A Translation of the Big Heads at ALA MidWinter

I enjoy attending brown bags to hear my colleagues’ summarize their trips to various conferences. The other week, I attended a colleague’s brown bag about the Big Heads at ALA Midwinter 2013.

This year, the discussion was based on the following that I was able to find on ALA Connect:

What are the opportunities for and challenges facing technical services staff in large research libraries in 2013?  How do we transform existing positions as incumbents retire or move on?  What kind of background, traits and skills are we looking for in department heads and other supervisors within technical services?  How can we nurture these managers to lead from the middle and to best serve the needs of our organizations and the wider communities of which we are a part?  Finally, how do we maintain morale during these times of financial stress and breakneck transition?

Click here to get to the ALA connect page where you’ll find the schedule as a .docx file.

This discussion of new skills, transformation of technical services, etc. is an old one now. What was interesting was how my colleague transformed this dialog into the following: catalogers are for the most part unable to make the switch to metadata librarians. Cataloging and metadata librarianship are truly different and bridging the gap is perhaps more difficult than one would think.

I didn’t attend ALA Midwinter and therefore am unable to verify if this was what really was communicated. However, I’ve heard this argument before, namely that catalogers (especially those in the business for some time) are unable to adapt to the new world of metadata. Part of the discussion and what my colleague related was based on skills and flexibility. Let’s take a look at those two ideas and I would add perception as well.

Skills: I work both side of the fence so to speak. I might start out my day in MARC land and end up working in METS. The tools used are different. For my MARC work, I rely heavily on Connexion, MarcEdit, and my ILS. For my metadata work, I rely on Oxygen, Google Refine, ContentDM, Digital Commons, and right now Fedora and Islandora. Because the tools are different doesn’t entail that the work is strikingly different. For those not used to working with other tools, it is good to have training sessions. What I have found is that many have given up on the “old” catalogers by not providing training or support. Instead they downsize the department so extensively that the “old” cataloger doesn’t have time to learn new skills because they are now trying to do the job of at least 3-5 people. It is not an inability to learn but a lack of time and support for the most part. Also, these are skills. Catalogers have been learning new skills for a very long time. This doesn’t mean that accurately and consistently describing a resource is totally different in MARC and metadata land.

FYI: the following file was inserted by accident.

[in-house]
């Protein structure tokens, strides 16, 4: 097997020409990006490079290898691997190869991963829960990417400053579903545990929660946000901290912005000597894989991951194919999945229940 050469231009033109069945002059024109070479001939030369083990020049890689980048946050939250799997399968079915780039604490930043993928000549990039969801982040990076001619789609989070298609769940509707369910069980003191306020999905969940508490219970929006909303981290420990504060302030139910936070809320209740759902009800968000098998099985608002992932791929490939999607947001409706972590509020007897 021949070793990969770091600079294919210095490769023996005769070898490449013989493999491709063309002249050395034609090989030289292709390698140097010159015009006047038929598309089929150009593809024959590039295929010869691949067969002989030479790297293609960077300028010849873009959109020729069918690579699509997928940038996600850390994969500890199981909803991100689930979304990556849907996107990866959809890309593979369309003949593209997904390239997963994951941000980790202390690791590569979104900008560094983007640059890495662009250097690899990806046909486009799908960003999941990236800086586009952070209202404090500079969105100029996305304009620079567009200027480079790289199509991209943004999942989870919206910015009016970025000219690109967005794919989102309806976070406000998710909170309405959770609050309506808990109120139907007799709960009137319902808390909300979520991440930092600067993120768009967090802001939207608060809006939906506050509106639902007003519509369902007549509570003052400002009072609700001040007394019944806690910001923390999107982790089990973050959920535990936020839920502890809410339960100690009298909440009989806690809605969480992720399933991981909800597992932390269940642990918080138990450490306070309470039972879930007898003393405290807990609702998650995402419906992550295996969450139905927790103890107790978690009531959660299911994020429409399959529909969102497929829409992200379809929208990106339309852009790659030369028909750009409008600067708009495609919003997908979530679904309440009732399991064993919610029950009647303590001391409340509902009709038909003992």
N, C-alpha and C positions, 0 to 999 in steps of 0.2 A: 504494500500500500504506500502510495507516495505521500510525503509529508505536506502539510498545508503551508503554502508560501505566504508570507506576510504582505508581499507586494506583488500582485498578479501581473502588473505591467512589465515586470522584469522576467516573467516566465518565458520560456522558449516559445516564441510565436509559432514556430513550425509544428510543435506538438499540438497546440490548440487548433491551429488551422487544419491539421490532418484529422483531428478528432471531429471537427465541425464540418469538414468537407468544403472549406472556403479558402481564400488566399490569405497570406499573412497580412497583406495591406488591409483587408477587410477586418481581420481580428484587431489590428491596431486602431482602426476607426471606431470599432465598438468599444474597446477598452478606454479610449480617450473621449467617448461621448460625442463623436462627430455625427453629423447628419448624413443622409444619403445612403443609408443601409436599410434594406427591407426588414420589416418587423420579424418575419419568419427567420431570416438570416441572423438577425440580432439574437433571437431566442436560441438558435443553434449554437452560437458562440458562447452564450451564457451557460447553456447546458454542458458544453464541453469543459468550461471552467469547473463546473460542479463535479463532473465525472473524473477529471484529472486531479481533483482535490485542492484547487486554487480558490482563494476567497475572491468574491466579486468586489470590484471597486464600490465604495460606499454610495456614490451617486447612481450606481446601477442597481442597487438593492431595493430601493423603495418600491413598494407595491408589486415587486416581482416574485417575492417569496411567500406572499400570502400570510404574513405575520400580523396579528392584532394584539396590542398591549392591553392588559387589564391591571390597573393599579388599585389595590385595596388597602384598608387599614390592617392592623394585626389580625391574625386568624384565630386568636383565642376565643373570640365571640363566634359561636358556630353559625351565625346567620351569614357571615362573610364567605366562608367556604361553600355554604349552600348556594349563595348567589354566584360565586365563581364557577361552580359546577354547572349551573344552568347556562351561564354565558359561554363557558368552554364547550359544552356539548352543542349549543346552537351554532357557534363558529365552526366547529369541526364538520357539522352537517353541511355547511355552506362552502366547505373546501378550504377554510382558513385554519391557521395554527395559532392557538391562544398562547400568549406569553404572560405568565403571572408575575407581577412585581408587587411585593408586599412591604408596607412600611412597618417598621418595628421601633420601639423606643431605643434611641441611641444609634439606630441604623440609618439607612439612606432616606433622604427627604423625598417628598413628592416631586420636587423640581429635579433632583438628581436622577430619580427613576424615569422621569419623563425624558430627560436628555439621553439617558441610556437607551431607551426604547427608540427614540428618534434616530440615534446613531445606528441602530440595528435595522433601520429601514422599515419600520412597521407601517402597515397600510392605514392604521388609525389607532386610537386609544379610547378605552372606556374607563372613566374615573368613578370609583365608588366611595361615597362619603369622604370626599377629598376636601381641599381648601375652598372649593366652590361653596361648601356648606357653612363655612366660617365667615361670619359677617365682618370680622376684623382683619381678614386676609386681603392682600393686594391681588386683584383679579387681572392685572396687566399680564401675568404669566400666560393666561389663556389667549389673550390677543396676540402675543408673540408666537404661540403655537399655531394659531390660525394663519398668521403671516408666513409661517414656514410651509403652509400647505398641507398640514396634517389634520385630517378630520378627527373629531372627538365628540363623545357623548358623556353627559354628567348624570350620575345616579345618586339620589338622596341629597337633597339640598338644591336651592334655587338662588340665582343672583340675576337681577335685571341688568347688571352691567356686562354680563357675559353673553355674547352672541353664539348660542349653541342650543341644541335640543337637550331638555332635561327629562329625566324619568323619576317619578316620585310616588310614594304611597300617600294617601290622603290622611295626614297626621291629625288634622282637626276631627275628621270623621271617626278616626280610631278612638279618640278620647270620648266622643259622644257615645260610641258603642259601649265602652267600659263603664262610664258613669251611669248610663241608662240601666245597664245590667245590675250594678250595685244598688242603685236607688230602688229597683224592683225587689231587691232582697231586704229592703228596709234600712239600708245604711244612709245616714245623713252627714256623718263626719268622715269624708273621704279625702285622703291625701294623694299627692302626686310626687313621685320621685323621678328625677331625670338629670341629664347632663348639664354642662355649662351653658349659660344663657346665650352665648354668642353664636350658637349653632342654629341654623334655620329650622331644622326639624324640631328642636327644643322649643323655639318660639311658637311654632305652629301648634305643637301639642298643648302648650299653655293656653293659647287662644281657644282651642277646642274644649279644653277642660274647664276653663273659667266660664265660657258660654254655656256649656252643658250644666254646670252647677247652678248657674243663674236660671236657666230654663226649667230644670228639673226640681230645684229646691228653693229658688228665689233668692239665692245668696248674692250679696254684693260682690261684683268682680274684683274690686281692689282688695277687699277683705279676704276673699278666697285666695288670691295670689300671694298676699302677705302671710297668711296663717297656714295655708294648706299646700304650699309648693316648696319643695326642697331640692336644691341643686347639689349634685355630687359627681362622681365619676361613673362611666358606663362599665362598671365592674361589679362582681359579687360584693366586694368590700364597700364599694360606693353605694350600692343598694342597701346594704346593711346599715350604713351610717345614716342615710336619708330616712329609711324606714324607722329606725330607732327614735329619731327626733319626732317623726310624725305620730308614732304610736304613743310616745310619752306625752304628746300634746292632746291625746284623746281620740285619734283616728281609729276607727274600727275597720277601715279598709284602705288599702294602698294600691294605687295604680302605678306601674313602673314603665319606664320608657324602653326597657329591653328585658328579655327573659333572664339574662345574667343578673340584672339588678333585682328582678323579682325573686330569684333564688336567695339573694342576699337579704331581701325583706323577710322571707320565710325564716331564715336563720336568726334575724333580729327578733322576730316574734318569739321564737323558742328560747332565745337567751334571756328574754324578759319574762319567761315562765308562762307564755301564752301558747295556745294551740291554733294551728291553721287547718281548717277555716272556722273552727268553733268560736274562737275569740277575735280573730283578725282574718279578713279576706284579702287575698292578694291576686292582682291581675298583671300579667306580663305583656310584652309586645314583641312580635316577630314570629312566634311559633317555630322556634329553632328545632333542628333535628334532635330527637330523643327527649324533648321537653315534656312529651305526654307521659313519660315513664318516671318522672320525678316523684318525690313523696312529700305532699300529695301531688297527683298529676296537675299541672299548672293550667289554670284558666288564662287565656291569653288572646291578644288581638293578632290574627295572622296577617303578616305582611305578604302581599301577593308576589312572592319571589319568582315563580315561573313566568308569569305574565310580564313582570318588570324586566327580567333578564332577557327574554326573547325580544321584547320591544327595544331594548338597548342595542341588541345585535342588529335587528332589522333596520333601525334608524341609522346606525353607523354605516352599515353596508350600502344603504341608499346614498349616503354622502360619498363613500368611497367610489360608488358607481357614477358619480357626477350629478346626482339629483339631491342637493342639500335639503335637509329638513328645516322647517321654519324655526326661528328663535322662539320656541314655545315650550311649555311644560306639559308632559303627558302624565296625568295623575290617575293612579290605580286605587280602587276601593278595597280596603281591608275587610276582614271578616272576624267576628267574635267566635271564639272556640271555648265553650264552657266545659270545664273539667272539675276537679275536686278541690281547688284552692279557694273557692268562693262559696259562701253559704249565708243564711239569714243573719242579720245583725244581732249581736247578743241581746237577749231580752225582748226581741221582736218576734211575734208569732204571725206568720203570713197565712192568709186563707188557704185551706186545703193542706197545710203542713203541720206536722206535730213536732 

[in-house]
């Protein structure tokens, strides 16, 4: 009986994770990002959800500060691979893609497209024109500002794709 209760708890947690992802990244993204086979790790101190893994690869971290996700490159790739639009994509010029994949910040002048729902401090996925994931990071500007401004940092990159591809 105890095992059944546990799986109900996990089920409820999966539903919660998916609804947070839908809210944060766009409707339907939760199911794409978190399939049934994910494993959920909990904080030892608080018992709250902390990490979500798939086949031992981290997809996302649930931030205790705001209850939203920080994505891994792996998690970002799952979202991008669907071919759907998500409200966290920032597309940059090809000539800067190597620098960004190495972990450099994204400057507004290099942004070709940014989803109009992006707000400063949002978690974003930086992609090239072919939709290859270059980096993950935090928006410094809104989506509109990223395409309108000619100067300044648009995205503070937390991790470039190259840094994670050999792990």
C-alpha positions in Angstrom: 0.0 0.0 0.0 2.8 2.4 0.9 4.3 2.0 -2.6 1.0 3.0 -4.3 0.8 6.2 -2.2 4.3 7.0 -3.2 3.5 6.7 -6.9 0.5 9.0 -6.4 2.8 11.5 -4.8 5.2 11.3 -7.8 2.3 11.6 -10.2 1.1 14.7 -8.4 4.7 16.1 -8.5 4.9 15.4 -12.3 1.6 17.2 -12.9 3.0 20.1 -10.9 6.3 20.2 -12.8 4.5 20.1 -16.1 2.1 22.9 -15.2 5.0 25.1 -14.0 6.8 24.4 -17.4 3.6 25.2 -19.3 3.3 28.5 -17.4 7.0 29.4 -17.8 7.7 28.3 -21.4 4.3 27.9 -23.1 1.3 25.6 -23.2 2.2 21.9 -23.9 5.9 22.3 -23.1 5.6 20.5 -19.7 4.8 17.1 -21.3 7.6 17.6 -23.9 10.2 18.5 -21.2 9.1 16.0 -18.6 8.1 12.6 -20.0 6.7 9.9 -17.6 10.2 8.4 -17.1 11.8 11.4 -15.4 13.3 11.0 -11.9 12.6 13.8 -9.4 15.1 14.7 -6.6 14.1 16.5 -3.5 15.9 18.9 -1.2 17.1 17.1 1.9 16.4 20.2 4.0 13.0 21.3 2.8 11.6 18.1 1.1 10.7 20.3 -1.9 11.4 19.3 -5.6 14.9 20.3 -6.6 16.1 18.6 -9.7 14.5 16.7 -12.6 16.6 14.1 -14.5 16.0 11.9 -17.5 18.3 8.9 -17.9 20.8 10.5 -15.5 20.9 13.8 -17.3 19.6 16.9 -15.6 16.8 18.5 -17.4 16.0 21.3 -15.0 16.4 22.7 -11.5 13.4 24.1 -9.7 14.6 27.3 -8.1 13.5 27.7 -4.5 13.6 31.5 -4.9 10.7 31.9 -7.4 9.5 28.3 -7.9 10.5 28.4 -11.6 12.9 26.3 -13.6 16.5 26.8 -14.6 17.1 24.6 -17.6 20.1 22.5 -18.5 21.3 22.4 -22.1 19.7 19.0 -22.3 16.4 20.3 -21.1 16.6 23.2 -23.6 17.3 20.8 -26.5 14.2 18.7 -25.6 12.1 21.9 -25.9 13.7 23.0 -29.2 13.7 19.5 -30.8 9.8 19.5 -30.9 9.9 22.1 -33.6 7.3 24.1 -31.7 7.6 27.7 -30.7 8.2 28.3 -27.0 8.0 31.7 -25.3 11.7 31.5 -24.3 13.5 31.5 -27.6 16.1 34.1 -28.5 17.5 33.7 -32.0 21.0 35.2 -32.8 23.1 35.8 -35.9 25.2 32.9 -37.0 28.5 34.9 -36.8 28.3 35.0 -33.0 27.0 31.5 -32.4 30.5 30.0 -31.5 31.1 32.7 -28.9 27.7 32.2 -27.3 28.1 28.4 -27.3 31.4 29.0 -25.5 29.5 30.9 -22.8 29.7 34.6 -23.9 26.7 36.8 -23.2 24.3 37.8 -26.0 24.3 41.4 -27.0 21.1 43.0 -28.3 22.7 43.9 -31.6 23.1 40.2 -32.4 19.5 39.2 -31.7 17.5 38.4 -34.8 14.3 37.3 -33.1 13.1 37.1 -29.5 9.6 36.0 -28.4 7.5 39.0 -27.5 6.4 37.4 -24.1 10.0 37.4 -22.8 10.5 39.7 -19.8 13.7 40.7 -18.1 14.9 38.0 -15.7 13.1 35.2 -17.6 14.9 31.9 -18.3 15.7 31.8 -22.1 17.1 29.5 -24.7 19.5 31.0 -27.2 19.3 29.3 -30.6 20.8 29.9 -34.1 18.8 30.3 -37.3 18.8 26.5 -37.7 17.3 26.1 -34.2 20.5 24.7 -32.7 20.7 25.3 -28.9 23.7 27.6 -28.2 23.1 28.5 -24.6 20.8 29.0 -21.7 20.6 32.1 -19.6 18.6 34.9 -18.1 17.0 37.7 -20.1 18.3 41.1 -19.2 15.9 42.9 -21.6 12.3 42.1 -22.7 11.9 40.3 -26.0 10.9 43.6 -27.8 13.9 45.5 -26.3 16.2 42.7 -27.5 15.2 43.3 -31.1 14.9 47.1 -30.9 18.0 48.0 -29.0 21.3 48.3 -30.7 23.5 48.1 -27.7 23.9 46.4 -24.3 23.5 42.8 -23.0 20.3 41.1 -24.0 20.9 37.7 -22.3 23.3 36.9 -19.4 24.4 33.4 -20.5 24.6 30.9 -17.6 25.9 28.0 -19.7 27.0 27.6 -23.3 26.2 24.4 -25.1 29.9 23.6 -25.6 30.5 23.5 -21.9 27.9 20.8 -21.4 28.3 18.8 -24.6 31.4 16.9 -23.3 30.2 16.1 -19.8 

Flexibility: My colleague brought up this notion that old catalogers are simply not flexible. Certainly there are librarians who aren’t flexible. That is independent of whether they are catalogers or not. I ask again: how is it possible to be flexible when you are already bending backwards to get work done with a small staff? Of course, not all cataloging/metadata departments are small. However, the tendency across the board has been to reduce cataloging/metadata staff. About a year ago, I heard Christopher Cronin talk about how his staff had been reduced by almost 60% over the last decade. Downsizing has affected even the big heads of TS. Downsizing has affected the amount of time staff can dedicate to learning new skills, volunteer for new tasks, or take on new work. Sometimes, this is made harder by an organization’s structure, workflows, competing departments or even work philosophy. Take for example one common response is to create a digital initiatives team that often compete with cataloging and metadata. There is much more in play than simply flexibility, skills, downsizing, training or internal politics. This leads me to perception.

Perception: It is not so much an issue of skills or flexibility. I have found that the majority of catalogers (old and new alike) have some fantastic skills and are very flexible. What we do have in common is a bad wrap. There is a long-standing perception that catalogers are inflexible, unable to learn new skills, and do not understand the new world of metadata. Because of this general inability, catalogers need to step aside for a brand new generation. A generation of metadata librarians not hampered by old cataloging rules or trained exclusively in cataloging. A generation who have new skills for this brave new world of metadata such as programming.

This is where a large part of the problem resides, with this negative perception of catalogers. This negative perception promotes that catalogers cannot work with metadata because they don’t understand metadata, do not have the tools and skills necessary to work with metadata and are in general inflexible. This perception masks that metadata and cataloging share a common goal, organizing information accurately and consistently. This is one of the reasons why many in the cataloging world have said that they have been working with metadata for years and that is true. In any profession, tools and skills change. Some are able to adapt and some not. This is not determined by your profession but on an individual basis. I think there are examples of inflexibility in any profession. Perhaps it is time to stop judging the profession of cataloging as a whole and see what support individuals need to transition into coding in xml or working in Fedora.

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